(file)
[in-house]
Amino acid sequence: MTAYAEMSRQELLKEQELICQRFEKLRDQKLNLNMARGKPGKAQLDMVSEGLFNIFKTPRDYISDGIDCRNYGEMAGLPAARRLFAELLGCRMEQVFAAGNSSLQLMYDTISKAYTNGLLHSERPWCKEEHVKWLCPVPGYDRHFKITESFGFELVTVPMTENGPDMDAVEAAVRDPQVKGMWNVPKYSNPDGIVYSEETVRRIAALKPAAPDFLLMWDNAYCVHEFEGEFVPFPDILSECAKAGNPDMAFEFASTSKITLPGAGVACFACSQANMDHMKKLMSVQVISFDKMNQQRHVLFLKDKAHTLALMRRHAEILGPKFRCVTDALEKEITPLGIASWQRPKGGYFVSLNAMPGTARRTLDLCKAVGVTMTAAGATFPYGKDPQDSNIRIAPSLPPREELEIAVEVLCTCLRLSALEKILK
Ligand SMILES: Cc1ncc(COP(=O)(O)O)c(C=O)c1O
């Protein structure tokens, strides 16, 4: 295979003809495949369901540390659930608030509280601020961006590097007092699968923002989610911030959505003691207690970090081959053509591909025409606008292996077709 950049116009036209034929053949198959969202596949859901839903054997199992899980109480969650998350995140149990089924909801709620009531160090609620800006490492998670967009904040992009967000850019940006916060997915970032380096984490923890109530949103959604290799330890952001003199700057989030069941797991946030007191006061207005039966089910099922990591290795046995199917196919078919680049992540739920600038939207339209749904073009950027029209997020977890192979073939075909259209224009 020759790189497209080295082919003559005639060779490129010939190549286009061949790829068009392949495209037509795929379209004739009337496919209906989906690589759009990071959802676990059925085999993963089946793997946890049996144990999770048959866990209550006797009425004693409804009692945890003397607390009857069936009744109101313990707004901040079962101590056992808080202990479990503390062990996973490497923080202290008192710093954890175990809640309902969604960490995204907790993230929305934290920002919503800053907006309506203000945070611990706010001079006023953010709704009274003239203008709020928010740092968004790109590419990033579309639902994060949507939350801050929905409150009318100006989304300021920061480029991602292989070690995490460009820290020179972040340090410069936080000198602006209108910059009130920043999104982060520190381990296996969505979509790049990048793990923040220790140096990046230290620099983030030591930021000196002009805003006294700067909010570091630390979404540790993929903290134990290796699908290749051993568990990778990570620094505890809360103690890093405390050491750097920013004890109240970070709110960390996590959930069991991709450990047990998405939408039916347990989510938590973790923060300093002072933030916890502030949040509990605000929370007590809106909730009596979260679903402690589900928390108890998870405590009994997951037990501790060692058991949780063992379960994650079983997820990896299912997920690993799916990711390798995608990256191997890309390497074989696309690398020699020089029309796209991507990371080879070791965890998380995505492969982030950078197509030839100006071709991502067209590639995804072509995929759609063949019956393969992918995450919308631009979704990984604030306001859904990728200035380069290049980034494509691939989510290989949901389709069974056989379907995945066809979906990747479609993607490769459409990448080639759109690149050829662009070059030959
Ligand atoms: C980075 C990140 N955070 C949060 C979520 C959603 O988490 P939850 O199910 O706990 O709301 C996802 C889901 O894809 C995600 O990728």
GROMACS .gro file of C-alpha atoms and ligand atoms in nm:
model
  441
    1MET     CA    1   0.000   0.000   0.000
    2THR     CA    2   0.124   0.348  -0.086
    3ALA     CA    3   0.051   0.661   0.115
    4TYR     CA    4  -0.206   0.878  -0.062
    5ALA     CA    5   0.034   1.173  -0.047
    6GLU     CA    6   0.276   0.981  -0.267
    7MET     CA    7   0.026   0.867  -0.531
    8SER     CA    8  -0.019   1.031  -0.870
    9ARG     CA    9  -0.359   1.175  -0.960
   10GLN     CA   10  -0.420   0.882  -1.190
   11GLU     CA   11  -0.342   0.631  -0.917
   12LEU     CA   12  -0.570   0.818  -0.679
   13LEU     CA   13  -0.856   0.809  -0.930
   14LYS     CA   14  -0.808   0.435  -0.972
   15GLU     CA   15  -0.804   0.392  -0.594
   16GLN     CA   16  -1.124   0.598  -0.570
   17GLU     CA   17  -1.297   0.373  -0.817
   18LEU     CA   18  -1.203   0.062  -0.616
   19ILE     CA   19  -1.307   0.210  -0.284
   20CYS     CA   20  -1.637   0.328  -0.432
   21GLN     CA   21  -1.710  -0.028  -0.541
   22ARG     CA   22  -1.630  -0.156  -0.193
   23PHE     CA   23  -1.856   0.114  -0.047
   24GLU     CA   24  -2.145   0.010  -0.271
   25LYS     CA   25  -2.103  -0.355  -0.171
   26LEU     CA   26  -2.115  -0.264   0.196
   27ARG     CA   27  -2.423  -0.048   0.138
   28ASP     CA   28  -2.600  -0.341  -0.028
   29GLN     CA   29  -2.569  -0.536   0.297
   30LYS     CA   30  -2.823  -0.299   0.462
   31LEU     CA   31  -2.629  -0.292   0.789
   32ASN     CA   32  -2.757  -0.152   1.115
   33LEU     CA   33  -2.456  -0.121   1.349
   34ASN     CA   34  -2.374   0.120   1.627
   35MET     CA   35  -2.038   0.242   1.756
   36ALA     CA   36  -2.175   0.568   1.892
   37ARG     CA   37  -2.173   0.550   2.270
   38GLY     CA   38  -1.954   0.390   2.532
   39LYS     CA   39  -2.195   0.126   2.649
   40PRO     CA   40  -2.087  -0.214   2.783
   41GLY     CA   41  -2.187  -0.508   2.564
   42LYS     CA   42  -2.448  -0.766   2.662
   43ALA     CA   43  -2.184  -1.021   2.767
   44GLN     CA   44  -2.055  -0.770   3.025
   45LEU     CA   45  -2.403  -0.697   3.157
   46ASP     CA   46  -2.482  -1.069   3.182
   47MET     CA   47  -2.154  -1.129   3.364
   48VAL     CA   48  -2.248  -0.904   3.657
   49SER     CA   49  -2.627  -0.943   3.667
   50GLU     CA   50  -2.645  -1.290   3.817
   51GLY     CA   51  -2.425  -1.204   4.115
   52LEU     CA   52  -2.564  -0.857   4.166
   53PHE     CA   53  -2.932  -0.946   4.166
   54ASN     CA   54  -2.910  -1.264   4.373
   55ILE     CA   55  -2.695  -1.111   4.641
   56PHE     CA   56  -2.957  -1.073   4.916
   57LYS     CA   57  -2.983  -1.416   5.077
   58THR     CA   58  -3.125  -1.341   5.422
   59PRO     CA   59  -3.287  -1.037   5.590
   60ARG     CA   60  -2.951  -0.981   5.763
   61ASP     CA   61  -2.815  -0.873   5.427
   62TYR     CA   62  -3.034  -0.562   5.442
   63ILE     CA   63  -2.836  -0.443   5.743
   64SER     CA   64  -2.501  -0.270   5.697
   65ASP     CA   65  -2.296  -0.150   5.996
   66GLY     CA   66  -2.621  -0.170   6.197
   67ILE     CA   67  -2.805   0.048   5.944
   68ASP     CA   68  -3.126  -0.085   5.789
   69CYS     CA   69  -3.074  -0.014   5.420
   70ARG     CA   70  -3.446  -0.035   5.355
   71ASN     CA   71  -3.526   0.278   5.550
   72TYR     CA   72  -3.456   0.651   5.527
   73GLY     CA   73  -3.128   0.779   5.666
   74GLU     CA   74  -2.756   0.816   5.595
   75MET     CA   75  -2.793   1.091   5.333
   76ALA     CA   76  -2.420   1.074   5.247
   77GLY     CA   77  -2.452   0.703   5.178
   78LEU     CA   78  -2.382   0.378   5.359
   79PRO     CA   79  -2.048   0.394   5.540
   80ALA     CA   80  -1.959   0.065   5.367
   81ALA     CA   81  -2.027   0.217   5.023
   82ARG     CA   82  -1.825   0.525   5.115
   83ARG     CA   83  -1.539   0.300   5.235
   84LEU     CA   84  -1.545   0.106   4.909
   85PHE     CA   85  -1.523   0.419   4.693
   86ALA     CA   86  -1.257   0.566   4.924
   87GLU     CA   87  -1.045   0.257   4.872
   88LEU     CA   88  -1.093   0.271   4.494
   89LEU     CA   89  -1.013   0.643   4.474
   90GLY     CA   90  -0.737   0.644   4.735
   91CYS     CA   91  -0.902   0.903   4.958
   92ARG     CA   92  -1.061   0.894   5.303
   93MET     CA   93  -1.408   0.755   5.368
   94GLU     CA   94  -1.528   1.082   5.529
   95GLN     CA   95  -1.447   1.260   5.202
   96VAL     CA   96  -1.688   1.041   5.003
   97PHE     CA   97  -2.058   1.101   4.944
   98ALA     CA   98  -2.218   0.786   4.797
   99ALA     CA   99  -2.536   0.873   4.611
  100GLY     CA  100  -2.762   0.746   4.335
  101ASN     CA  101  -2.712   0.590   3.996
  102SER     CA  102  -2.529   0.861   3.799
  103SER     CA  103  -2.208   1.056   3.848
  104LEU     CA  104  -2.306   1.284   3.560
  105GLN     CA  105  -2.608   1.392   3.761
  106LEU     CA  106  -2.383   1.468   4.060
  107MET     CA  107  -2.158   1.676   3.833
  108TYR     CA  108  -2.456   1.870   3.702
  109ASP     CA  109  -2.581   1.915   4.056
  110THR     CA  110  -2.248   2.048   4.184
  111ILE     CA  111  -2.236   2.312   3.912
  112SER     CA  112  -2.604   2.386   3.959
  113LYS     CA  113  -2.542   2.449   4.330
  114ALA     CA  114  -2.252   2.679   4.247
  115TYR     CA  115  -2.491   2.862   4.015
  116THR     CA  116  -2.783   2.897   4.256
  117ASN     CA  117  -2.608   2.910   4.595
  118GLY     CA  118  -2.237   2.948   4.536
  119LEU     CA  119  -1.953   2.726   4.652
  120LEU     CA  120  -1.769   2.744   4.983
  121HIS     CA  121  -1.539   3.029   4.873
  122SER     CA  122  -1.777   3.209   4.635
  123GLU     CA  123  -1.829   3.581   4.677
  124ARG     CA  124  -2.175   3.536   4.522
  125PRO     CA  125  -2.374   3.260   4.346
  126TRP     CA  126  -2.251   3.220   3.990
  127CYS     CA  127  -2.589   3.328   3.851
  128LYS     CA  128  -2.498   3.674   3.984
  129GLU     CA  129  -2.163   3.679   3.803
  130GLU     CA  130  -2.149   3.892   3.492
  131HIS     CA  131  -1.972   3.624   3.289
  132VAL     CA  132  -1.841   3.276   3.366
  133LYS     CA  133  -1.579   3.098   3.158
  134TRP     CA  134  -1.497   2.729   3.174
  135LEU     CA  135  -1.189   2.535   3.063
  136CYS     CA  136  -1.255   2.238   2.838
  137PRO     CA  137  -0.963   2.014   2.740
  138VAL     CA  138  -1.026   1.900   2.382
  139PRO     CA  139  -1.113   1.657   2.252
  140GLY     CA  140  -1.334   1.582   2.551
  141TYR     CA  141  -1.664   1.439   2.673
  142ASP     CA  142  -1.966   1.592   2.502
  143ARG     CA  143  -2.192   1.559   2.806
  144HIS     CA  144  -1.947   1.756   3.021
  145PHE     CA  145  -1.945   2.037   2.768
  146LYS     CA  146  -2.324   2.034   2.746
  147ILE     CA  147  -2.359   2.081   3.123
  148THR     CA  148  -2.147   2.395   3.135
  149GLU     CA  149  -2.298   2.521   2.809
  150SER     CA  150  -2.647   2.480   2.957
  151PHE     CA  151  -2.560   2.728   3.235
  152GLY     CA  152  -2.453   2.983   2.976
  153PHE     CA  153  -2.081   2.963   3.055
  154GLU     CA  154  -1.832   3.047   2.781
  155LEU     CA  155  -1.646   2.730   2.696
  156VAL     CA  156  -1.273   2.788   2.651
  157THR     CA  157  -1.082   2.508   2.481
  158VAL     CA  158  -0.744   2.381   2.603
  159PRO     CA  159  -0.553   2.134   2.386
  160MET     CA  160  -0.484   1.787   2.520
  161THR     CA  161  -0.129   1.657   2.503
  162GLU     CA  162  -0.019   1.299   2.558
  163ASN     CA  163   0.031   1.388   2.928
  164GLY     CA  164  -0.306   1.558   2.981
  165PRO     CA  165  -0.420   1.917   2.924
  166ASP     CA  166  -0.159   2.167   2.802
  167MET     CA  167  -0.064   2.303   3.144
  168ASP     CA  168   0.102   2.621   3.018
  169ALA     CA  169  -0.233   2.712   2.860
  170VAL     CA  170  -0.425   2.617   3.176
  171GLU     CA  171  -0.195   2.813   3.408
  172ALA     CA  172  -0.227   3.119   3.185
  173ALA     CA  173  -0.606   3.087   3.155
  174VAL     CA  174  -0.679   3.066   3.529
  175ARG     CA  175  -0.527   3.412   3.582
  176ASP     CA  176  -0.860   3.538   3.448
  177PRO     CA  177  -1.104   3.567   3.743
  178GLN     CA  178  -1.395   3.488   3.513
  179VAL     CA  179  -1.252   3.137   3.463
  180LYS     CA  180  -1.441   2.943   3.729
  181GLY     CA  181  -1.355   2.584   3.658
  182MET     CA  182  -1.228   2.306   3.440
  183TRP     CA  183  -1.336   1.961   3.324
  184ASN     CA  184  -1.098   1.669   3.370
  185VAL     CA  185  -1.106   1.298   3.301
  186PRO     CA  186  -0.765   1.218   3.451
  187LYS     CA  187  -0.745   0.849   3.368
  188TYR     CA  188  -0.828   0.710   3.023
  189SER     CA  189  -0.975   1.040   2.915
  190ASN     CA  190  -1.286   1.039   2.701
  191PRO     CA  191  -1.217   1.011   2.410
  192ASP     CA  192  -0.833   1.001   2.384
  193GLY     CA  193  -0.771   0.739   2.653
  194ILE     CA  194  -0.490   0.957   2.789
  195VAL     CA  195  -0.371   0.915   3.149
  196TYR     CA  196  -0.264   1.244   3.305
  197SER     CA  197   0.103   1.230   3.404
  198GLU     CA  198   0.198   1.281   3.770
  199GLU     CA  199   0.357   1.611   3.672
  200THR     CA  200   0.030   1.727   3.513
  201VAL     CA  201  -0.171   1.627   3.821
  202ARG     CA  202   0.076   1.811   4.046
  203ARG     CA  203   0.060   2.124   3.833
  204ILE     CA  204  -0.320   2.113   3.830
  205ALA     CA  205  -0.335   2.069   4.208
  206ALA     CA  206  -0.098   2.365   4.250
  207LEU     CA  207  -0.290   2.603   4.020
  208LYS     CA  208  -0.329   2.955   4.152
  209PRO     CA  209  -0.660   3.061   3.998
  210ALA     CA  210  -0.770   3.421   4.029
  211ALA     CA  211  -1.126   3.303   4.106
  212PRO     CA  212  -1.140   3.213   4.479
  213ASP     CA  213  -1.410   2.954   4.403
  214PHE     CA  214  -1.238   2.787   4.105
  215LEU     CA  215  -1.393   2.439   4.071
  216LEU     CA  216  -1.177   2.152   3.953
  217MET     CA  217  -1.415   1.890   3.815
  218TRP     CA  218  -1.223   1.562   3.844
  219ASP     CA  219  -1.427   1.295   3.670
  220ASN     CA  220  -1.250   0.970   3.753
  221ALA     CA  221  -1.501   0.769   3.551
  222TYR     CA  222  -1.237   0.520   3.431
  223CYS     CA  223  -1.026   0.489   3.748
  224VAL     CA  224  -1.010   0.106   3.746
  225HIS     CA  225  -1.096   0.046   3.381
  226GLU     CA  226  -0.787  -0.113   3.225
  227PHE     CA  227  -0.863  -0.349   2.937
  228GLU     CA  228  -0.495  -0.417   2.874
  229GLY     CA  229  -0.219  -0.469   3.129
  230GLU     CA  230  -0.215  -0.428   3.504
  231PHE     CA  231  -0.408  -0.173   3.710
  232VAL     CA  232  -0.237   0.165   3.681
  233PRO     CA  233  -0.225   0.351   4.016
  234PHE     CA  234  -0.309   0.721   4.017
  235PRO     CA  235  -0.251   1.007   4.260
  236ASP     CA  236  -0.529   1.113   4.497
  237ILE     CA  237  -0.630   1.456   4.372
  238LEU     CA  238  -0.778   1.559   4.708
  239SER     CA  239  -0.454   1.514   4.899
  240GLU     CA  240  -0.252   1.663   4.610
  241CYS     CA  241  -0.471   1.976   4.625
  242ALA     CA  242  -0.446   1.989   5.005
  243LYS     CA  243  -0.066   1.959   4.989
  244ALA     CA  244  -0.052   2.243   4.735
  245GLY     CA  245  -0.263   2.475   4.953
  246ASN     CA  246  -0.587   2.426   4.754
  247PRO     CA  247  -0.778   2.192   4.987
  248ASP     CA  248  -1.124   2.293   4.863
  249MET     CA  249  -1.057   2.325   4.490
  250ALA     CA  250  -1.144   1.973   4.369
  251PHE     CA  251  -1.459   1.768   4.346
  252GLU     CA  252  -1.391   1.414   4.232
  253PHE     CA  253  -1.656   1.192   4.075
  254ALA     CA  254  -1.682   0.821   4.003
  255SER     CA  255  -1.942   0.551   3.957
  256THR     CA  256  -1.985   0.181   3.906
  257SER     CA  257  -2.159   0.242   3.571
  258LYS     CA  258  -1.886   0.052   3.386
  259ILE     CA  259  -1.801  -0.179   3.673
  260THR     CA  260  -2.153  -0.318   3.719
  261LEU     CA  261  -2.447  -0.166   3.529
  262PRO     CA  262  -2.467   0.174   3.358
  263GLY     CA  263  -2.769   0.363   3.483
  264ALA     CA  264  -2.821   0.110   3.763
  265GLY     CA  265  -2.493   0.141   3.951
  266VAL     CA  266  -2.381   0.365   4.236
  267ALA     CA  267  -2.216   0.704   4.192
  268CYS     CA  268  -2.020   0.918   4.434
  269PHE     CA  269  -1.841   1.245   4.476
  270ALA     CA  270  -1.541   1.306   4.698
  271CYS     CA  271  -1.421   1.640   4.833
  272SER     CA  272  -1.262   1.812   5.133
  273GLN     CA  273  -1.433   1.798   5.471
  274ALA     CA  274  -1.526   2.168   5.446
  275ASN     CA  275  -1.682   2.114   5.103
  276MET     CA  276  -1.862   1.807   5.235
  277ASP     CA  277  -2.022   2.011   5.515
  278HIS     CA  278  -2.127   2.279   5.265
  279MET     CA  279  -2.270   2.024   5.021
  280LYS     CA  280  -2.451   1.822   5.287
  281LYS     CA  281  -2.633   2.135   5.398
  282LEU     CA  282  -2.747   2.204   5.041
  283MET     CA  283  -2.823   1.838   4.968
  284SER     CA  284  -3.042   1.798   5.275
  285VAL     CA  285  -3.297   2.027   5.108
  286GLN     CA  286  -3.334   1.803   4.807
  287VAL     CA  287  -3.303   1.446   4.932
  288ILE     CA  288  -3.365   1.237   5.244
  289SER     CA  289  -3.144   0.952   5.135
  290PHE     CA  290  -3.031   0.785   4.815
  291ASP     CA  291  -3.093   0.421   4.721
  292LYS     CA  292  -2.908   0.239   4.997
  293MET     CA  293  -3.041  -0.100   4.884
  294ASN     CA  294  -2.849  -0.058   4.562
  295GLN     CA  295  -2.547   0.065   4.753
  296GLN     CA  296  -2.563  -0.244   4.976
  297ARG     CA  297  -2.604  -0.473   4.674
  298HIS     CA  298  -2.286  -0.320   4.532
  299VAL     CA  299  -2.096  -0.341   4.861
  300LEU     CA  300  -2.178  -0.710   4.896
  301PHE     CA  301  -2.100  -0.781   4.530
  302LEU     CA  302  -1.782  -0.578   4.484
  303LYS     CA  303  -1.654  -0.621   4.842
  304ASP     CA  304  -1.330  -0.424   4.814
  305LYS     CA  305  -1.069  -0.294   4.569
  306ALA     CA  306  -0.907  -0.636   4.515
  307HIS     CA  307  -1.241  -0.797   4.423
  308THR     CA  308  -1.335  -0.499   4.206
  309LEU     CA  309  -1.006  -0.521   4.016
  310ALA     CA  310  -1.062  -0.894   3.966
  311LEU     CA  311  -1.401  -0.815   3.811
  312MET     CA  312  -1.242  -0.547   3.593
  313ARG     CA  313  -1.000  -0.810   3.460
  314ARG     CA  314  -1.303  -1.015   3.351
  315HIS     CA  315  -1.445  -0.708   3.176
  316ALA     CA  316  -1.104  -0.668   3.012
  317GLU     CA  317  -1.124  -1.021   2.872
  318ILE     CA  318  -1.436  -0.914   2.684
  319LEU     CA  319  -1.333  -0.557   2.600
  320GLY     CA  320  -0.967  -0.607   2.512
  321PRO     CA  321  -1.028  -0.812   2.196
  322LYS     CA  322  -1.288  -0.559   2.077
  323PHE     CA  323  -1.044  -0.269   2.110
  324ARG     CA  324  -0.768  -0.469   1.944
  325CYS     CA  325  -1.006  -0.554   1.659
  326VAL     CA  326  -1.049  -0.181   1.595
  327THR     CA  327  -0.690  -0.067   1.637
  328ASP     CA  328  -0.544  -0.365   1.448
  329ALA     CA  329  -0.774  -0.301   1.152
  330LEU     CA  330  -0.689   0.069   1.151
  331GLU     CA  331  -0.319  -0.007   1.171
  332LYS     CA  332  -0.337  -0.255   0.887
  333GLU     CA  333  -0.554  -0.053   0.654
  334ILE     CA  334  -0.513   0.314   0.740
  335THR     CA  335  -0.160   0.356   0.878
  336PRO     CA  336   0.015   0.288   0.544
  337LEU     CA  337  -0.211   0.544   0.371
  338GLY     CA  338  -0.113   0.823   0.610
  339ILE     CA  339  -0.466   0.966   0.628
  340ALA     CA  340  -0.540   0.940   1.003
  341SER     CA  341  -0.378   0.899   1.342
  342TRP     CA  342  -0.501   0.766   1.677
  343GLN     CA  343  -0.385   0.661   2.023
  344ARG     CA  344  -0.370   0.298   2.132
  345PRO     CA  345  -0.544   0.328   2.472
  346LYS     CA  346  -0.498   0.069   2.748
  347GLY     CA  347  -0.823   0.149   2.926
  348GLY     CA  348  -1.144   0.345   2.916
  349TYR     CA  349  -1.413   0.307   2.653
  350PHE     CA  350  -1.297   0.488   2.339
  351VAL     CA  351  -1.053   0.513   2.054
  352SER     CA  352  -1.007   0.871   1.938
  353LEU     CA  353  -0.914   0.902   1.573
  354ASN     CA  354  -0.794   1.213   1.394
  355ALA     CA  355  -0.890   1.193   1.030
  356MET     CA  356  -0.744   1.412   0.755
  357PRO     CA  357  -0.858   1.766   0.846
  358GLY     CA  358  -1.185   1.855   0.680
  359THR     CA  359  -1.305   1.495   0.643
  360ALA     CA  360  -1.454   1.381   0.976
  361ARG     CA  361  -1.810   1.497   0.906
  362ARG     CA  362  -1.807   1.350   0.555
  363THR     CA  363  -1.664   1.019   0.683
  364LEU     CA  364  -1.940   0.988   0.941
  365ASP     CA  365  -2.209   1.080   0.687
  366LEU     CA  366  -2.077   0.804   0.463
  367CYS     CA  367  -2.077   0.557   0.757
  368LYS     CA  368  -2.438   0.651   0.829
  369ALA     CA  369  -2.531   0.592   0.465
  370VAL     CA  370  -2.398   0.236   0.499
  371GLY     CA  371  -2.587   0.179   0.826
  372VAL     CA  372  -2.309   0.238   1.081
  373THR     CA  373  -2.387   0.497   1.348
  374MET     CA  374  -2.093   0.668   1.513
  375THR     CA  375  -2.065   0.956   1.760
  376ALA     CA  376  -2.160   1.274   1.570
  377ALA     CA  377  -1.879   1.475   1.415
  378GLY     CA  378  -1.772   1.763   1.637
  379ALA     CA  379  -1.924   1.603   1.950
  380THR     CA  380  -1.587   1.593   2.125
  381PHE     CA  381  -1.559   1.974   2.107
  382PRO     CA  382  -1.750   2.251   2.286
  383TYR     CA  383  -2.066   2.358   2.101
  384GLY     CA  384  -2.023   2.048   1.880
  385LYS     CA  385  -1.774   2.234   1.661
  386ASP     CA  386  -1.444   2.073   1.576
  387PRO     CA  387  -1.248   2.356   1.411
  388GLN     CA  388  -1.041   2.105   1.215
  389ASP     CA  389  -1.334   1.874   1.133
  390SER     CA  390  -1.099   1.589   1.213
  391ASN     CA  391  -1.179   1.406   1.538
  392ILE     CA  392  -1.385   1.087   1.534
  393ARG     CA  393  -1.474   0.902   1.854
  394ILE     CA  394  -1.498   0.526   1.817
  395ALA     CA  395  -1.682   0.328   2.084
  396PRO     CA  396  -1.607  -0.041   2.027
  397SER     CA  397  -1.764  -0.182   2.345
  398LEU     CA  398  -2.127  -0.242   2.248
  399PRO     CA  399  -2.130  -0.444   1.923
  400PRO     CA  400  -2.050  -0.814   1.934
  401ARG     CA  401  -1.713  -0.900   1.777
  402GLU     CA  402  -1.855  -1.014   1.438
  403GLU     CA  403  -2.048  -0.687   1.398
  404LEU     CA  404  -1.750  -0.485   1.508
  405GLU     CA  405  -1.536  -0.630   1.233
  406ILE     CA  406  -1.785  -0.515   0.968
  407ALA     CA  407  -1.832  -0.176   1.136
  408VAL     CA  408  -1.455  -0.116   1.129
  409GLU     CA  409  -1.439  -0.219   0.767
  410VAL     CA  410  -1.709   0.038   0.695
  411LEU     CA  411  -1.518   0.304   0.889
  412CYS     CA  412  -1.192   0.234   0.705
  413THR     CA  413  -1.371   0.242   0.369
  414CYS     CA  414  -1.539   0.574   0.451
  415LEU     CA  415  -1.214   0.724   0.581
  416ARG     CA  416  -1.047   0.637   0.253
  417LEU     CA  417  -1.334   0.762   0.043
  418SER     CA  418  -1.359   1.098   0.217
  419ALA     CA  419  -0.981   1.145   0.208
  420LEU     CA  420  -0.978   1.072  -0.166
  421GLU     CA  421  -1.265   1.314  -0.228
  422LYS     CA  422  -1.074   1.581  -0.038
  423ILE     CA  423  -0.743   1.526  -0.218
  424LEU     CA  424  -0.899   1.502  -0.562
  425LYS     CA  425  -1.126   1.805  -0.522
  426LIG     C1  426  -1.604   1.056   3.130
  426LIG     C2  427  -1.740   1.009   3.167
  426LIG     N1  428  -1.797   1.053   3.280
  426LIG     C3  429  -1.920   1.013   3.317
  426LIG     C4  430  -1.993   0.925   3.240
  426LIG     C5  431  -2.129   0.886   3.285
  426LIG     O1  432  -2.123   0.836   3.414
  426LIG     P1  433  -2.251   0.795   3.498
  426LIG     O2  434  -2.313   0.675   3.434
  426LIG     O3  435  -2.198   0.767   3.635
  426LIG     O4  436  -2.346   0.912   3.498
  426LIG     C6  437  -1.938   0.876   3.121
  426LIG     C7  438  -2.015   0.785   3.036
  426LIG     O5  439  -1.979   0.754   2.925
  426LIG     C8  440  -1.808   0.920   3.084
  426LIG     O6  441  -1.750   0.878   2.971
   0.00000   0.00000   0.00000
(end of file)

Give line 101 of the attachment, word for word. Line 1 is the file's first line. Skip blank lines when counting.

   93MET     CA   93  -1.408   0.755   5.368